In a typical project, the front-end is developed in QML/JavaScript. The back-end code, which interfaces with the system and does the heavy lifting, is developed using Qt C++. This allows a natural split between the more design-oriented developers and the functional developers. Typically, the back-end is tested using Qt Test, the Qt unit testing framework, and exported for the front-end developers to use.

1.2.2. Digesting a User Interface

Let’s create a simple user interface using Qt Quick, which showcases some aspects of the QML language. In the end, we will have a paper windmill with rotating blades.


We start with an empty document called main.qml. All our QML files will have the suffix .qml. As a markup language (like HTML), a QML document needs to have one and only one root type. In our case, this is the Image type with a width and height based on the background image geometry:

import QtQuick 2.12

Image {
    id: root
    source: "images/background.png"

As QML doesn’t restrict the choice of type for the root type, we use an Image type with the source property set to our background image as the root.



Each type has properties. For example, an image has the properties width and height, each holding a count of pixels. It also has other properties, such as source. Since the size of the image type is automatically derived from the image size, we don’t need to set the width and height properties ourselves.

The most standard types are located in the QtQuick module, which is made available by the import statement at the start of the .qml file.

The id is a special and optional property that contains an identifier that can be used to reference its associated type elsewhere in the document. Important: An id property cannot be changed after it has been set, and it cannot be set during runtime. Using root as the id for the root-type is a convention used in this book to make referencing the top-most type predictable in larger QML documents.

The foreground elements, representing the pole and the pinwheel in the user interface, are included as separate images.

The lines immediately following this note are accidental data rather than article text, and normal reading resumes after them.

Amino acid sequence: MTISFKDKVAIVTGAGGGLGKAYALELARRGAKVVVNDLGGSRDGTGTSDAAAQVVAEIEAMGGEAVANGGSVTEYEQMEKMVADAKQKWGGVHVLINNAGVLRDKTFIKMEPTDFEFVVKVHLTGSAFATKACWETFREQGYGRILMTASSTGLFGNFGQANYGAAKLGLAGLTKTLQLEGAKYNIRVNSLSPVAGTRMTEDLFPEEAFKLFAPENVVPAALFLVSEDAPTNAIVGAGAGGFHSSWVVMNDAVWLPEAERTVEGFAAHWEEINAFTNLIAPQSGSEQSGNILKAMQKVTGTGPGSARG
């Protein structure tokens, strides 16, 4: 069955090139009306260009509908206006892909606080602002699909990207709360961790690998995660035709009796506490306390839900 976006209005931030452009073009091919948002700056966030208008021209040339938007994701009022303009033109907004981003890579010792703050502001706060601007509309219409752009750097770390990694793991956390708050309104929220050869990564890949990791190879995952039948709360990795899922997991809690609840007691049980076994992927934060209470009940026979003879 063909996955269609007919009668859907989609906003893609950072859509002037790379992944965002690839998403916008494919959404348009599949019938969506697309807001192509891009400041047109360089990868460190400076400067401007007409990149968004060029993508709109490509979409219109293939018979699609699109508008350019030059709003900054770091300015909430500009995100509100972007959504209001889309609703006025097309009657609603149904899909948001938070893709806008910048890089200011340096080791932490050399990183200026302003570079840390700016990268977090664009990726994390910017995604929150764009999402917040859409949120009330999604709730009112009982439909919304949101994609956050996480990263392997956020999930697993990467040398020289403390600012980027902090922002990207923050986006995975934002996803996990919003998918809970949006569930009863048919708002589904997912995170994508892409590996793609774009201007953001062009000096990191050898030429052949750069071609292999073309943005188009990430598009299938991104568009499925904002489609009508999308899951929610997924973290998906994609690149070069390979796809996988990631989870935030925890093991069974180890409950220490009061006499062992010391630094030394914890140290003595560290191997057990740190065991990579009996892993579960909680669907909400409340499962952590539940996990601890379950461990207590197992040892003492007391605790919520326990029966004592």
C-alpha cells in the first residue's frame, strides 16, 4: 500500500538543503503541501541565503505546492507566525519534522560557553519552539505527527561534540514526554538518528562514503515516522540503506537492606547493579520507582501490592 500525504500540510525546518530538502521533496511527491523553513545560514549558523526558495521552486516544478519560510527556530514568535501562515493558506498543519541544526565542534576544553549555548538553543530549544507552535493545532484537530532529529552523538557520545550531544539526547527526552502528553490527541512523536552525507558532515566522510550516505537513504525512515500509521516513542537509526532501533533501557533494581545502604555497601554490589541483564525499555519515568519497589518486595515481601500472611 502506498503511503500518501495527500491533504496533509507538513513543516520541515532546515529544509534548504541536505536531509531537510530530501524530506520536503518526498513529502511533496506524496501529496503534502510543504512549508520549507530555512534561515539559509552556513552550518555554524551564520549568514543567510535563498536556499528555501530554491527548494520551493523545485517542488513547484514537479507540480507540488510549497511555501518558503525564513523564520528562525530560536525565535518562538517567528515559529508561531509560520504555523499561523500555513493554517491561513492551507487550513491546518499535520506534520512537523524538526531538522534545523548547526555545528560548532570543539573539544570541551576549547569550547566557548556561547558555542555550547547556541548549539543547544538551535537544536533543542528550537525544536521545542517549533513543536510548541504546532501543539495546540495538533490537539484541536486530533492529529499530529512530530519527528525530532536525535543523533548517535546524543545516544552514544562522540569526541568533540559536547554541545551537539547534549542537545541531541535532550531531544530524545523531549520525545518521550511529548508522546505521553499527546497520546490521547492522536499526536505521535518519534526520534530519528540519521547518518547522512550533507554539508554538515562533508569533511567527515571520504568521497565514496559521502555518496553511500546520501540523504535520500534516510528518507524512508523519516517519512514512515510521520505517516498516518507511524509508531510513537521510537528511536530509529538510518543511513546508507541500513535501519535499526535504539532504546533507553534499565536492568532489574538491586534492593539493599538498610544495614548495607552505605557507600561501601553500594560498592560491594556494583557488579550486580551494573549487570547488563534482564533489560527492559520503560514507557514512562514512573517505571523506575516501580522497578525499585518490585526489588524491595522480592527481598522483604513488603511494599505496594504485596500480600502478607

We want to place the pole horizontally in the center of the background, but offset vertically towards the bottom. And we want to place the pinwheel in the middle of the background.

Although this beginners example only uses image types, as we progress you will create more sophisticated user interfaces that are composed of many different types.

Image {
    id: root
    Image {
        id: pole
        anchors.horizontalCenter: parent.horizontalCenter
        anchors.bottom: parent.bottom
        source: "images/pole.png"

    Image {
        id: wheel
        anchors.centerIn: parent
        source: "images/pinwheel.png"

To place the pinwheel in the middle, we use a complex property called anchor. Anchoring allows you to specify geometric relations between parent and sibling objects. For example, place me in the center of another type ( anchors.centerIn: parent ). There are left, right, top, bottom, centerIn, fill, verticalCenter and horizontalCenter relations on both ends. Naturally, when two or more anchors are used together, they should complement each other: it wouldn’t make sense, for instance, to anchor a type’s left side to the top of another type.

For the pinwheel, the anchoring only requires one simple anchor.


Sometimes you will want to make small adjustments, for example, to nudge a type slightly off-center. This can be done with anchors.horizontalCenterOffset or with anchors.verticalCenterOffset. Similar adjustment properties are also available for all the other anchors. Refer to the documentation for a full list of anchors properties.


Placing an image as a child type of our root type (the Image) illustrates an important concept of a declarative language. You describe the visual appearance of the user interface in the order of layers and grouping, where the topmost layer (our background image) is drawn first and the child layers are drawn on top of it in the local coordinate system of the containing type.